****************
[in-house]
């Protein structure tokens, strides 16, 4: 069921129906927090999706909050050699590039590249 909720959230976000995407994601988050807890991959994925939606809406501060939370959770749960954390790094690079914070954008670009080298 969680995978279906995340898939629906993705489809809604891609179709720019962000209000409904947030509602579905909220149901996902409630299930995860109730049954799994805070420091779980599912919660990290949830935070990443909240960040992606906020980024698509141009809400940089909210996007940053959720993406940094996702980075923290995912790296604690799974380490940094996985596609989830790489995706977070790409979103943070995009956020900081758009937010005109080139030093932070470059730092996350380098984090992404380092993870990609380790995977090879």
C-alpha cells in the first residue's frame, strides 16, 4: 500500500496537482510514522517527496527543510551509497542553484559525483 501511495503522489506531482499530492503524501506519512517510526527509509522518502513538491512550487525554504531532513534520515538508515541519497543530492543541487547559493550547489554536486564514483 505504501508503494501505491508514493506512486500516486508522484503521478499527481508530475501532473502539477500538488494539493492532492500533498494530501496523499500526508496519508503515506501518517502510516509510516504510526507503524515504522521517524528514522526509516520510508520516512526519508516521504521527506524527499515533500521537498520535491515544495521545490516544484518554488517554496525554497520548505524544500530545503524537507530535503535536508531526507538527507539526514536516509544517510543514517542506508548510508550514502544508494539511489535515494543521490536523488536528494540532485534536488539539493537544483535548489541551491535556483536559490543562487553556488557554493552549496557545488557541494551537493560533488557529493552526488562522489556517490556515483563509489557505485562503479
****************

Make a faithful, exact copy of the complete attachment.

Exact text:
[in-house]
């Protein structure tokens, strides 16, 4: 069921129906927090999706909050050699590039590249 909720959230976000995407994601988050807890991959994925939606809406501060939370959770749960954390790094690079914070954008670009080298 969680995978279906995340898939629906993705489809809604891609179709720019962000209000409904947030509602579905909220149901996902409630299930995860109730049954799994805070420091779980599912919660990290949830935070990443909240960040992606906020980024698509141009809400940089909210996007940053959720993406940094996702980075923290995912790296604690799974380490940094996985596609989830790489995706977070790409979103943070995009956020900081758009937010005109080139030093932070470059730092996350380098984090992404380092993870990609380790995977090879």
C-alpha cells in the first residue's frame, strides 16, 4: 500500500496537482510514522517527496527543510551509497542553484559525483 501511495503522489506531482499530492503524501506519512517510526527509509522518502513538491512550487525554504531532513534520515538508515541519497543530492543541487547559493550547489554536486564514483 505504501508503494501505491508514493506512486500516486508522484503521478499527481508530475501532473502539477500538488494539493492532492500533498494530501496523499500526508496519508503515506501518517502510516509510516504510526507503524515504522521517524528514522526509516520510508520516512526519508516521504521527506524527499515533500521537498520535491515544495521545490516544484518554488517554496525554497520548505524544500530545503524537507530535503535536508531526507538527507539526514536516509544517510543514517542506508548510508550514502544508494539511489535515494543521490536523488536528494540532485534536488539539493537544483535548489541551491535556483536559490543562487553556488557554493552549496557545488557541494551537493560533488557529493552526488562522489556517490556515483563509489557505485562503479